11 charged with massive ID theft

11 charged with massive ID theft

41 million credit card numbers allegedly stolen in global ring; local firms affected

By David Abel and Jenn Abelson, Globe Staff | August 6, 2008 A ring of people spread across the globe hacked into nine major US companies and stole and sold more than 41 million credit and debit card numbers from 2003 to 2008, costing the companies and individuals hundreds of millions of dollars, federal law enforcement officials said yesterday.

"So far as we know, this is the single largest and most complex identity theft case ever charged in this country," US Attorney General Michael Mukasey said at a news conference at the John Joseph Moakley US Courthouse in Boston.

A grand jury indictment released yesterday charged that Albert "Segvec" Gonzalez of Miami, the alleged ringleader, and his 10 conspirators cruised around with a laptop computer and tapped into accessible wireless networks.

They then hacked into the networks of TJX, BJ's Wholesale Club, OfficeMax, Boston Market, Barnes & Noble, Dave & Buster's, Sports Authority, Forever 21, and DSW. After gaining access to the systems, they installed programs that captured card numbers, passwords, and account information, officials said.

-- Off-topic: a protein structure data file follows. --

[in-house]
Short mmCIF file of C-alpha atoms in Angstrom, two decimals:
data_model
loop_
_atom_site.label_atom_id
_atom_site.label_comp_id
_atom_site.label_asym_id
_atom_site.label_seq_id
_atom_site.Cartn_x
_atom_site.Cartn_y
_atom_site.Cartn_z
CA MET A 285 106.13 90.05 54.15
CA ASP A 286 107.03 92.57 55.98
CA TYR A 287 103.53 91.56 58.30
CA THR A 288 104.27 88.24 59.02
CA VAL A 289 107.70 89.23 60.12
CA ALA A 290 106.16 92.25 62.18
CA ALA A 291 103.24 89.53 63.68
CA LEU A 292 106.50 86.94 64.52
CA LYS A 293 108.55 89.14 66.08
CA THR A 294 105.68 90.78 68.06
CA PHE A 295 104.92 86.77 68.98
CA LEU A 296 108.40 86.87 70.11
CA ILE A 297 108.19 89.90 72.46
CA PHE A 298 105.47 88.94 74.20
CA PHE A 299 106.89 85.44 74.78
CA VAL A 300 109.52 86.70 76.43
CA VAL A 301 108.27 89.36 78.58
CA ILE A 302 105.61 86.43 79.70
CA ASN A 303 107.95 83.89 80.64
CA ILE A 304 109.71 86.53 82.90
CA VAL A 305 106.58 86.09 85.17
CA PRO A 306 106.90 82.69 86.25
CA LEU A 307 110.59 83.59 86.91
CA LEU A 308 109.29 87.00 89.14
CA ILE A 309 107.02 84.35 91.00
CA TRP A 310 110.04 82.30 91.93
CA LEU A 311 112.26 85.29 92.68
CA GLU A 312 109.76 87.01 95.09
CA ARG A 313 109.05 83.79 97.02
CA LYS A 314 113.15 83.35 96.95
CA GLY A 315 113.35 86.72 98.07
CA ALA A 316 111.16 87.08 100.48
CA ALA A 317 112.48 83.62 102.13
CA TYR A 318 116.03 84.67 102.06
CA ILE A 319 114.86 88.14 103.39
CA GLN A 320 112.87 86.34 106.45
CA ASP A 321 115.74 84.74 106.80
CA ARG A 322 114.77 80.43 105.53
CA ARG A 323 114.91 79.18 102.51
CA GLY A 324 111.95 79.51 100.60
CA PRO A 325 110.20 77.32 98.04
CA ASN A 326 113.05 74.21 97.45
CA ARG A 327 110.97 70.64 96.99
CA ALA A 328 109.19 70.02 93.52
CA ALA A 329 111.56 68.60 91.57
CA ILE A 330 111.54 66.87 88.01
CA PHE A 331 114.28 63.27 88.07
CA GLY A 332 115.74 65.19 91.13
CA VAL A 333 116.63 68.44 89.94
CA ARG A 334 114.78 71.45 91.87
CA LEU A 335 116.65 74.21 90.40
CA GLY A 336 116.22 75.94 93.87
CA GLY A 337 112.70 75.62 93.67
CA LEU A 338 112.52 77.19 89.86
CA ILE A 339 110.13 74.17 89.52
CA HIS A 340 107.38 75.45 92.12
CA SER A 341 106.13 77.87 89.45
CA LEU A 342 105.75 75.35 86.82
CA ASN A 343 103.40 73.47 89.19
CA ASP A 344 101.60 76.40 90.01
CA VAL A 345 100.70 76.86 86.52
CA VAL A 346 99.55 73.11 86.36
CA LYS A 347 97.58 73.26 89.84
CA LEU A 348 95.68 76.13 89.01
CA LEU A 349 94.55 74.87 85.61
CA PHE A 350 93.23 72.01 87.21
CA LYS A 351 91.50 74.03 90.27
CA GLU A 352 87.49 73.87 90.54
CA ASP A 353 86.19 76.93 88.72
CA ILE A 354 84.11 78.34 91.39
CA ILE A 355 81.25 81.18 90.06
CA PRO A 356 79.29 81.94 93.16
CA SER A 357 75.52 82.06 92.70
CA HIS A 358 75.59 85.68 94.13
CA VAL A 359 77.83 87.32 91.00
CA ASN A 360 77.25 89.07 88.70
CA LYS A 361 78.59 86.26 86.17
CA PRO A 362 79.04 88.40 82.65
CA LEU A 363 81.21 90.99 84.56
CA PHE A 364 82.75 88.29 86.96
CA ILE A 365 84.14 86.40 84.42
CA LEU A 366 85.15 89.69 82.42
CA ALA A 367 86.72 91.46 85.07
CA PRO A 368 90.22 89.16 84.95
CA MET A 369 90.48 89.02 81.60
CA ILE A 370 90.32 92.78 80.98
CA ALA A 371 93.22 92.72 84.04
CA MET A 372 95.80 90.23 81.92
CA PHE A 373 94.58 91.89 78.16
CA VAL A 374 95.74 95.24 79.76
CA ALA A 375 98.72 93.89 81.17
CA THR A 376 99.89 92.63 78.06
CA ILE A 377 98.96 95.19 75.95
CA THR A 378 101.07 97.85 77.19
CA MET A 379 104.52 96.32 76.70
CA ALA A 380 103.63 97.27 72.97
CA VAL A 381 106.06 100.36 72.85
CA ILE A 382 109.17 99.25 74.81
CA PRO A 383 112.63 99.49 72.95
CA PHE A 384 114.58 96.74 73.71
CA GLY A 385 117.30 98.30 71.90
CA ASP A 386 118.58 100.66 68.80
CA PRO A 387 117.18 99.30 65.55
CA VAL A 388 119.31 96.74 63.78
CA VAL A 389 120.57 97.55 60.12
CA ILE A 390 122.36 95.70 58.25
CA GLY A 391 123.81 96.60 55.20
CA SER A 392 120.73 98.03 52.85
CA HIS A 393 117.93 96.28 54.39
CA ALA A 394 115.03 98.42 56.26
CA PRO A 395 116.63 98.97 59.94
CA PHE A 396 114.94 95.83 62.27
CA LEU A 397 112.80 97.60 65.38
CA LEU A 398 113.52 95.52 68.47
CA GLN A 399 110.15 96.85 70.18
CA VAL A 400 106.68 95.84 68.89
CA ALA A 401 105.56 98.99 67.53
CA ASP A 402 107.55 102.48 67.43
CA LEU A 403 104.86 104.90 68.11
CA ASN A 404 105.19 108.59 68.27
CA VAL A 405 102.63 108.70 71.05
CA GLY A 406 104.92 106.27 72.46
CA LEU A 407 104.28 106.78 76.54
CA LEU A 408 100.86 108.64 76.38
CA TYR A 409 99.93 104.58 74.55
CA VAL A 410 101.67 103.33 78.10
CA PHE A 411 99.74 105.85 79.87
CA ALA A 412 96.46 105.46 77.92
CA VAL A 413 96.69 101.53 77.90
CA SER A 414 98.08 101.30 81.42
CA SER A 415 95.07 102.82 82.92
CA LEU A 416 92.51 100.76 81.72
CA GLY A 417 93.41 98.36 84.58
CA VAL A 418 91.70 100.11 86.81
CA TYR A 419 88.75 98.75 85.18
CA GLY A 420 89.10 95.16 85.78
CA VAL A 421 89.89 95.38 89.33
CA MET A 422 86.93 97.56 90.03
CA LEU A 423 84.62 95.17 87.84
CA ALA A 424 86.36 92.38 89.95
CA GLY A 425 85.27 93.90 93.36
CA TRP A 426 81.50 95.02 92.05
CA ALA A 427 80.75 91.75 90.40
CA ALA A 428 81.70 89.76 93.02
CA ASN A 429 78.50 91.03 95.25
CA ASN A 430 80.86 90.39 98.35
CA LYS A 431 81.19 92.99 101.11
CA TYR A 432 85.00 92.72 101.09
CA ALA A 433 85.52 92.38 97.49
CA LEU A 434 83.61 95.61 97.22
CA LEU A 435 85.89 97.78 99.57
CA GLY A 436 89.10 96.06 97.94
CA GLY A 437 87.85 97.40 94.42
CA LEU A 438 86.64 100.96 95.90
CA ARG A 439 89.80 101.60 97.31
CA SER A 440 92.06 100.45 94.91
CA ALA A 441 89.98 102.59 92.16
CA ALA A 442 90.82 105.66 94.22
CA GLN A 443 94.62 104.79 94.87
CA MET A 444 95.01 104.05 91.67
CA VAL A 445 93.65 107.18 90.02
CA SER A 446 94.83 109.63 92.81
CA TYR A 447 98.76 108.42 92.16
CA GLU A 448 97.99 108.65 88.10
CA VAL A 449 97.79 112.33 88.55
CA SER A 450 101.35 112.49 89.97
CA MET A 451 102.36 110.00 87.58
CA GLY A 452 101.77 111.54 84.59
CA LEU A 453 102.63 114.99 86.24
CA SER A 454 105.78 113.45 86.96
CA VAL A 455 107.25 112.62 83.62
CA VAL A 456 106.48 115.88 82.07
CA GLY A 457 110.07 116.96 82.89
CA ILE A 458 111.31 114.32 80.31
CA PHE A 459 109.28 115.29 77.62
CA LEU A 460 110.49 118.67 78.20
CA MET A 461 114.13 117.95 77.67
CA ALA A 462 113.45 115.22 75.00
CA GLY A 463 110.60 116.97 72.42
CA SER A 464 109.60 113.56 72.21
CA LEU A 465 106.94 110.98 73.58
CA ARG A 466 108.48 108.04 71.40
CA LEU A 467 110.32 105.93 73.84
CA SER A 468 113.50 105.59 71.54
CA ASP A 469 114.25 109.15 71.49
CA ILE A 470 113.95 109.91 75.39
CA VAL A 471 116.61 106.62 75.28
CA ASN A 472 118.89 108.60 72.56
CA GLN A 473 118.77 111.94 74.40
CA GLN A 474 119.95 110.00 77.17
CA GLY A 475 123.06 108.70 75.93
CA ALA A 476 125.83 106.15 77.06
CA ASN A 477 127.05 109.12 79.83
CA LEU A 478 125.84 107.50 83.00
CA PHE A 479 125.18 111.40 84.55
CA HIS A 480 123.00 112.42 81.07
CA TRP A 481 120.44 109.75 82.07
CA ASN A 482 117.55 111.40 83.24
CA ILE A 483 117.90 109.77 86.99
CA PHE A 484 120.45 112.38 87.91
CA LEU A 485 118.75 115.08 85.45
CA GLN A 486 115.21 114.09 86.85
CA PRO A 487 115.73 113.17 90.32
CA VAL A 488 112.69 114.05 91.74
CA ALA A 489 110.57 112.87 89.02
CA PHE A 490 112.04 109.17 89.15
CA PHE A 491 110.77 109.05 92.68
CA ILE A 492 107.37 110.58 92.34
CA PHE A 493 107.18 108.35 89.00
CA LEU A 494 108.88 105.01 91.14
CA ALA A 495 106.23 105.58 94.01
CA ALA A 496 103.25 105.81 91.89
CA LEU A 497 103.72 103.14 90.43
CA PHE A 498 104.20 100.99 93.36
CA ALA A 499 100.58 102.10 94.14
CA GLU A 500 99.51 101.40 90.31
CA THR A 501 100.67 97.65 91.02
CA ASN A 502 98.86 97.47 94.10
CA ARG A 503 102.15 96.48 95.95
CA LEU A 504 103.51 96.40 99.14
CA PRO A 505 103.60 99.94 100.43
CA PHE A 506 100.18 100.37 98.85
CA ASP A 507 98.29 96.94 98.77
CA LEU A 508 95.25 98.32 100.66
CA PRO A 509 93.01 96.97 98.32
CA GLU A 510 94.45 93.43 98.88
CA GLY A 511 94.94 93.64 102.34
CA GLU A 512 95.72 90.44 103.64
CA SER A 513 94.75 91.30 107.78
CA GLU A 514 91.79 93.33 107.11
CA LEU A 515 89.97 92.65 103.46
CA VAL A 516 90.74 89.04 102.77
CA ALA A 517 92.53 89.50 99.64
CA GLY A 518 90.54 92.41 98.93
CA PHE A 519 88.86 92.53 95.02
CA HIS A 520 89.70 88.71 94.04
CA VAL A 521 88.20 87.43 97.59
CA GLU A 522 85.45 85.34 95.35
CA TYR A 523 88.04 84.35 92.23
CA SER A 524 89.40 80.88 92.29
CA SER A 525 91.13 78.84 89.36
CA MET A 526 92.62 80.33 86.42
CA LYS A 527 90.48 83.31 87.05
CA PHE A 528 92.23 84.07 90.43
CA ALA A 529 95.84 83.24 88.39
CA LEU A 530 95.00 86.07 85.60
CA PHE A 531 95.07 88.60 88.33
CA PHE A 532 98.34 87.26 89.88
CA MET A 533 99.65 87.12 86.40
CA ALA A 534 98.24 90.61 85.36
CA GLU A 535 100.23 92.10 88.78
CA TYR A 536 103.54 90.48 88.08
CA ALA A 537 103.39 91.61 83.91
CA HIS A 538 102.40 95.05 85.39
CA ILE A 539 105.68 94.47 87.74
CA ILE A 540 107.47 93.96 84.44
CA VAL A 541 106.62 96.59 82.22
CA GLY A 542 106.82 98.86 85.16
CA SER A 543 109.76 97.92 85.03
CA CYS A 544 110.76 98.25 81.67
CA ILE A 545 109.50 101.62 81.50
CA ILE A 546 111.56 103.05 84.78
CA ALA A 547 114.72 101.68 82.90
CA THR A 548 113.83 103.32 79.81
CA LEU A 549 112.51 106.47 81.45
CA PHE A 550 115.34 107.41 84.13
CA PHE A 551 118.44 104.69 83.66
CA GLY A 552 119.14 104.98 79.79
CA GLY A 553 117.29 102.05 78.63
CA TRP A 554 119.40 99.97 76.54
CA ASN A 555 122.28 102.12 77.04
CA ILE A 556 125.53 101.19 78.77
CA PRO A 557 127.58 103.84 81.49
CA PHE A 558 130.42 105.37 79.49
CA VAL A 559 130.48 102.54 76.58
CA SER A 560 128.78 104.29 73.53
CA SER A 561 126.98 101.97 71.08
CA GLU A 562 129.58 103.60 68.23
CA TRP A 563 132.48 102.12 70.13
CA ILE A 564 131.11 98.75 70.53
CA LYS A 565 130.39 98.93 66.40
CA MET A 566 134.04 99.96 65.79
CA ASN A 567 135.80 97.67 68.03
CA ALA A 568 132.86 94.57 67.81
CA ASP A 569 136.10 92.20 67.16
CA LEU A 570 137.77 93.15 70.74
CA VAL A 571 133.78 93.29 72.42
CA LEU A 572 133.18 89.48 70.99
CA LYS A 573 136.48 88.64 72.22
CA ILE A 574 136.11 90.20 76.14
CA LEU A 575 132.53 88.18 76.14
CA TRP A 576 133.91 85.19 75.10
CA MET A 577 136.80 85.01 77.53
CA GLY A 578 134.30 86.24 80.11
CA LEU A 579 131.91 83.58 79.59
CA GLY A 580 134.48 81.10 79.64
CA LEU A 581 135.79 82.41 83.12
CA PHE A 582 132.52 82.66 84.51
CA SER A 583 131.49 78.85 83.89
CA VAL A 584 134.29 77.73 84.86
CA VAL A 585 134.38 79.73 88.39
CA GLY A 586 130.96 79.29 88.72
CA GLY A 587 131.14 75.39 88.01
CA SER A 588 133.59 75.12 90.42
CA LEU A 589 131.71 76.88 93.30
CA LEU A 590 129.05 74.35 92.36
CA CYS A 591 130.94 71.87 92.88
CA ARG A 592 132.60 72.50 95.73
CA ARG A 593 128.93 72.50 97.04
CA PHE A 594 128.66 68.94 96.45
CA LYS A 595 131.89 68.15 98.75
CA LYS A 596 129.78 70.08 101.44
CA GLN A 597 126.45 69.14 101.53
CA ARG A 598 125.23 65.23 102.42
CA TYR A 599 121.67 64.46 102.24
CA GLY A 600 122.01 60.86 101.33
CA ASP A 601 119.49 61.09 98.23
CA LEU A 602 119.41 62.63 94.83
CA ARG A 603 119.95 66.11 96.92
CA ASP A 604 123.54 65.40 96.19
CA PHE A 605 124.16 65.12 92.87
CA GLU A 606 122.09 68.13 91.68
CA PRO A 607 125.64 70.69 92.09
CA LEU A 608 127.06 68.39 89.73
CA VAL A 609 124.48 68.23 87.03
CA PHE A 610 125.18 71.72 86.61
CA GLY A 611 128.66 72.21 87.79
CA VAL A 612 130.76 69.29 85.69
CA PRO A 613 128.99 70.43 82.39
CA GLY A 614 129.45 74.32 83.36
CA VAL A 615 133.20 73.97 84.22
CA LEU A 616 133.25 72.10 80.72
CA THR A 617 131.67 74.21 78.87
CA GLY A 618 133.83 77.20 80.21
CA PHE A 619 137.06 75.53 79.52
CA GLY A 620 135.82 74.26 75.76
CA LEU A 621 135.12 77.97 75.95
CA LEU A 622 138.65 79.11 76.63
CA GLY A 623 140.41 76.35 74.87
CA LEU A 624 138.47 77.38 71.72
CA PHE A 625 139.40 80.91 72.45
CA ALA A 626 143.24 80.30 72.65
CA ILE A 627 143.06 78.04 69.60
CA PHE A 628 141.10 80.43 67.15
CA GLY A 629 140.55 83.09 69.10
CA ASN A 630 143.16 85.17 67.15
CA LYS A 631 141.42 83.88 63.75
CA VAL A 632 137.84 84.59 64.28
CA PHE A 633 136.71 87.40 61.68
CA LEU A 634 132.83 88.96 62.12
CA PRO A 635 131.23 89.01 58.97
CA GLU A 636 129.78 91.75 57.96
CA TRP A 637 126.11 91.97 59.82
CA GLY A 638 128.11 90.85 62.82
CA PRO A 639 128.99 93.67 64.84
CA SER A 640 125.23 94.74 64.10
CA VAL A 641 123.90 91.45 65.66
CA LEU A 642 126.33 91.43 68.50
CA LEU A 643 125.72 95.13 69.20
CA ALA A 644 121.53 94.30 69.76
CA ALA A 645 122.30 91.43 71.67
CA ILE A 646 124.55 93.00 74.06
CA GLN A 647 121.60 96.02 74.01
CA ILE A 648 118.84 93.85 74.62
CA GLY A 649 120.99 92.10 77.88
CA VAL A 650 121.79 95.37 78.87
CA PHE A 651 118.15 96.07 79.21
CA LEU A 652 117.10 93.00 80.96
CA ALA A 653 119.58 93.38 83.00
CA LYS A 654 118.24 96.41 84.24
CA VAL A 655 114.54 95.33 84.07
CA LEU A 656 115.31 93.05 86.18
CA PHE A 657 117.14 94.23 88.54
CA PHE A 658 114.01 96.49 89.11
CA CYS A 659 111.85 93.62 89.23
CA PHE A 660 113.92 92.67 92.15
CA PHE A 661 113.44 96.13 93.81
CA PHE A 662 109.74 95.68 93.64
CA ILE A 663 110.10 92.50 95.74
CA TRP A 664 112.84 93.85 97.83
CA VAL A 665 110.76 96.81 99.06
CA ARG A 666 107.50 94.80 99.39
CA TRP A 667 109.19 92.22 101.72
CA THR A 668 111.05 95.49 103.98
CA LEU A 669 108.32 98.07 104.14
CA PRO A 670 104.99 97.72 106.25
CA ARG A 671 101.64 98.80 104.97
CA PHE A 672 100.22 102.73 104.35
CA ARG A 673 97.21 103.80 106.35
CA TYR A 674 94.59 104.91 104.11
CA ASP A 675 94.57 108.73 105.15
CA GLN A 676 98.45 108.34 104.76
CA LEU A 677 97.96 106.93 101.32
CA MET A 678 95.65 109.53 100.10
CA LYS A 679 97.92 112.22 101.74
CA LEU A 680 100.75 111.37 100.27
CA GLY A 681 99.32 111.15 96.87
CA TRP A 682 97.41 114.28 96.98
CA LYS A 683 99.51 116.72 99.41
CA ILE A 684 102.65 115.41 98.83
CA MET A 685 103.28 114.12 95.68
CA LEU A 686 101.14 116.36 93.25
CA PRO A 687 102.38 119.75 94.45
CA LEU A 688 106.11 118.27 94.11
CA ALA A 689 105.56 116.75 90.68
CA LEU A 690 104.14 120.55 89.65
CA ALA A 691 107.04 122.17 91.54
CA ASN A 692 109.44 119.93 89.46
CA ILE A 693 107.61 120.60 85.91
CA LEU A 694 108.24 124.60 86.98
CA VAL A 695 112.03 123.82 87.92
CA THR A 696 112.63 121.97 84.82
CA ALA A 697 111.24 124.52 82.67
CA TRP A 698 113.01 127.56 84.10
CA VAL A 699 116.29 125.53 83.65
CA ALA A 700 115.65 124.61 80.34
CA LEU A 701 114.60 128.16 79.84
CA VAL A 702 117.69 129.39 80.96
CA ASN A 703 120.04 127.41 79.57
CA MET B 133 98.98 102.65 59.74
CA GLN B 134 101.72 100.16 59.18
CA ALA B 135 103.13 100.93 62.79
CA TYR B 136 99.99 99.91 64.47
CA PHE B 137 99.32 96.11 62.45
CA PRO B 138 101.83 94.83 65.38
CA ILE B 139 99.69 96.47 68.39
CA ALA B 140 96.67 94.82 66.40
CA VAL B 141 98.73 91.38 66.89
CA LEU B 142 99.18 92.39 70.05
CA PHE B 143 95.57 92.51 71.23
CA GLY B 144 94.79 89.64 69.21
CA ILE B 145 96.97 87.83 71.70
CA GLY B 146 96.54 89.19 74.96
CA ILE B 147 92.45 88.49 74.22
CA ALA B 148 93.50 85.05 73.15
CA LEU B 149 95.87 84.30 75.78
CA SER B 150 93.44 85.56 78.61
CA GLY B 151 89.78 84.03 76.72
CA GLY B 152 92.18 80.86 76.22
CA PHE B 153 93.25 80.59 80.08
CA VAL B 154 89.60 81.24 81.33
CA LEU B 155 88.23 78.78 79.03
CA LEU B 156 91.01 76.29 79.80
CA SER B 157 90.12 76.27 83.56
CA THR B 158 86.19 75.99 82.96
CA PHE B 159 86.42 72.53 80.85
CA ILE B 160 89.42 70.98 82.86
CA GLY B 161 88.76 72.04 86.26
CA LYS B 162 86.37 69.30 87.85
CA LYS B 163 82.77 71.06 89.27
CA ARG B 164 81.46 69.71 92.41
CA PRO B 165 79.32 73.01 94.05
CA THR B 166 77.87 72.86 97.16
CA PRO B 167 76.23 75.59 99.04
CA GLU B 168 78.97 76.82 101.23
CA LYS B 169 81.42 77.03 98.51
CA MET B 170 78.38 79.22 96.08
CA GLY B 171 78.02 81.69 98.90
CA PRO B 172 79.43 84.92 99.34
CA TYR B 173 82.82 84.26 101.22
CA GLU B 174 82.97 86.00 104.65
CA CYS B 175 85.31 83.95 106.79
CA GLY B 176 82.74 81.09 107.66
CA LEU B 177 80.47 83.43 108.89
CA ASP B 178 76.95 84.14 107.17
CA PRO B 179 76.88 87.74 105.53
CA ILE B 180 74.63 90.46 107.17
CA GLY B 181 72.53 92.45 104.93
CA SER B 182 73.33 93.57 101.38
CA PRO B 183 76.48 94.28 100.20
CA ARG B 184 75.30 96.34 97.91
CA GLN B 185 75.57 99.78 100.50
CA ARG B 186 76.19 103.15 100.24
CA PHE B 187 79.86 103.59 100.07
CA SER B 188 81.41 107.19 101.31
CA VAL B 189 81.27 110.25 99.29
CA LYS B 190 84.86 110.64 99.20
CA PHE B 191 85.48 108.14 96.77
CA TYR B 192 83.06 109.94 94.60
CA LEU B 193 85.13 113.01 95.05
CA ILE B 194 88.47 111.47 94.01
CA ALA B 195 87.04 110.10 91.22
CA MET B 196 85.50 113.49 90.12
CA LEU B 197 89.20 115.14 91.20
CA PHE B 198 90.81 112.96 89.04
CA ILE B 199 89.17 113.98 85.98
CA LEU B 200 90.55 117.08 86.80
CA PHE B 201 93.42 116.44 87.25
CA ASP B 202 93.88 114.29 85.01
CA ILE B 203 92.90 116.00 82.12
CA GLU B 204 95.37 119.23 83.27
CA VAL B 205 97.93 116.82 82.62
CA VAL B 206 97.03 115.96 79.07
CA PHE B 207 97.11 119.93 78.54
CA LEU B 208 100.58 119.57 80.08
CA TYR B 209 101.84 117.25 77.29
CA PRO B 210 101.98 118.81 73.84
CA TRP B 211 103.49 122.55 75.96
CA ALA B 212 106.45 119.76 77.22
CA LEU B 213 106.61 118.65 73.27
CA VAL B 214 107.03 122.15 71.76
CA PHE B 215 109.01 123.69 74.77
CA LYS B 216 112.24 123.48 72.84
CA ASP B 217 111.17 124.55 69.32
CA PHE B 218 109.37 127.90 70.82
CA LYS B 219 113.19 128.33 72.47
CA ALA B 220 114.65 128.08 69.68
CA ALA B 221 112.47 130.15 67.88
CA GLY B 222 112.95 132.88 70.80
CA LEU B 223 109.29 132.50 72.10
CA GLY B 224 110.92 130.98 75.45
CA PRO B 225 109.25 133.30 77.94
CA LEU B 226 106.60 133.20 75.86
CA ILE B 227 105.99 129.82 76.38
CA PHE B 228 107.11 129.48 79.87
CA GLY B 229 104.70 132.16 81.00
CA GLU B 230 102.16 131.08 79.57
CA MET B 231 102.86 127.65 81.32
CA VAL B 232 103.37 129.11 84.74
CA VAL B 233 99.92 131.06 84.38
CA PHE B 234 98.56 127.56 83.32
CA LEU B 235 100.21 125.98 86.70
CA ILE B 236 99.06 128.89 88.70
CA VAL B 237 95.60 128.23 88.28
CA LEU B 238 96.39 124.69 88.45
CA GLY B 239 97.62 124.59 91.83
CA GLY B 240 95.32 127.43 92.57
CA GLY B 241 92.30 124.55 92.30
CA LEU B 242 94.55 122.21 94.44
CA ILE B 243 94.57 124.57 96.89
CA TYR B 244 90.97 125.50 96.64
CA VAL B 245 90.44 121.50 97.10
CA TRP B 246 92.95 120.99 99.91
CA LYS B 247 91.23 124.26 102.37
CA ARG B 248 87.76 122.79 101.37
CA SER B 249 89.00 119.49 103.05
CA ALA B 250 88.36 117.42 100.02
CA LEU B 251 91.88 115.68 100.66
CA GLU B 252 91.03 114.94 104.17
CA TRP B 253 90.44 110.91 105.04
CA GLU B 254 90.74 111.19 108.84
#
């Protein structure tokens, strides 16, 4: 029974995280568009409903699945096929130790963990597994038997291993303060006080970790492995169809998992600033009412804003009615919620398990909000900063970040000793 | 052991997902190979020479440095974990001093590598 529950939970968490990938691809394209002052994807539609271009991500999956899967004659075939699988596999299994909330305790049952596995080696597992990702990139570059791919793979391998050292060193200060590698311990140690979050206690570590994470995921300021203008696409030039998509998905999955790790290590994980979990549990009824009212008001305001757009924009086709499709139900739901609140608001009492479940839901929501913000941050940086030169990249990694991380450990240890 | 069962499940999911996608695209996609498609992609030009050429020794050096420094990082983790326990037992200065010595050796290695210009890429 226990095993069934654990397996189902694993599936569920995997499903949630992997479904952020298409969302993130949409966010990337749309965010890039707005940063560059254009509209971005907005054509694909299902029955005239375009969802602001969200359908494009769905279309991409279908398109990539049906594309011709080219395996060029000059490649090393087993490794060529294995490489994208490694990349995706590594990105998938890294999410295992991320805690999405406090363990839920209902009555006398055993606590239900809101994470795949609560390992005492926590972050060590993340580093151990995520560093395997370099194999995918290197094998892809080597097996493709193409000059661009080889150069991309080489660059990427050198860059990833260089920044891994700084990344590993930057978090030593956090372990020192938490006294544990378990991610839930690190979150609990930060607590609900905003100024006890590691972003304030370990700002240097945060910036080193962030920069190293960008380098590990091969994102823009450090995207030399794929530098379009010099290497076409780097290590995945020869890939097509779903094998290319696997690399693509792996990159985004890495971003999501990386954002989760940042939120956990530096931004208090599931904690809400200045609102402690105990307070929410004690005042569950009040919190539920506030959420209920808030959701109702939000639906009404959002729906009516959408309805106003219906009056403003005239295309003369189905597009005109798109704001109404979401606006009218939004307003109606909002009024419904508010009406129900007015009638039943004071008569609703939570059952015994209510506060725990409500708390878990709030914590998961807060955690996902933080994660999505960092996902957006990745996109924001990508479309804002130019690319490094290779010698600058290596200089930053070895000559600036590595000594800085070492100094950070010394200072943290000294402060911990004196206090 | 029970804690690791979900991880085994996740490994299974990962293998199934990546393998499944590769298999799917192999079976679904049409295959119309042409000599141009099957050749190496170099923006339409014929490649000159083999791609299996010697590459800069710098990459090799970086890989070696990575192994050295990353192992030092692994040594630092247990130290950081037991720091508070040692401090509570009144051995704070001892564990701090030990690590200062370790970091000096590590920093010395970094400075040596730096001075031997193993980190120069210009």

In addition to Gonzalez, two other Miami residents were charged in Boston and eight other alleged conspirators were charged in San Diego. The defendants - one from Estonia, three from Ukraine, two from China, one from Belarus, and one of unknown origin - allegedly concealed the data in encrypted computer servers they controlled in Europe and the United States. They sold some of the numbers, via the Internet, to other criminals, authorities alleged.

The suspected hackers also encoded some of the stolen numbers on the magnetic strips of blank credit or debit cards, which were then used to withdraw tens of thousands of dollars from ATM machines, officials said.


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Reply to
Monty Solomon
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[IMO], we have here nine very negligent businesses, (many [with] Big Names). Running an "open" wireless access point anytime after 2003 should be criminal negligence if it results in payment card data being stolen.
Reply to
Herb Oxley

Back at my prior place of employment it was decided that we should roll out wireless access in the library and in the public information office.

We used a Linux distro to both firewall and limit the bandwidth available to those devices. The throughput out the back of the firewall/throttle was 384kbps.

Worked beautifully. We also changed all the public workstations from Windows 2000 to Ubuntu.

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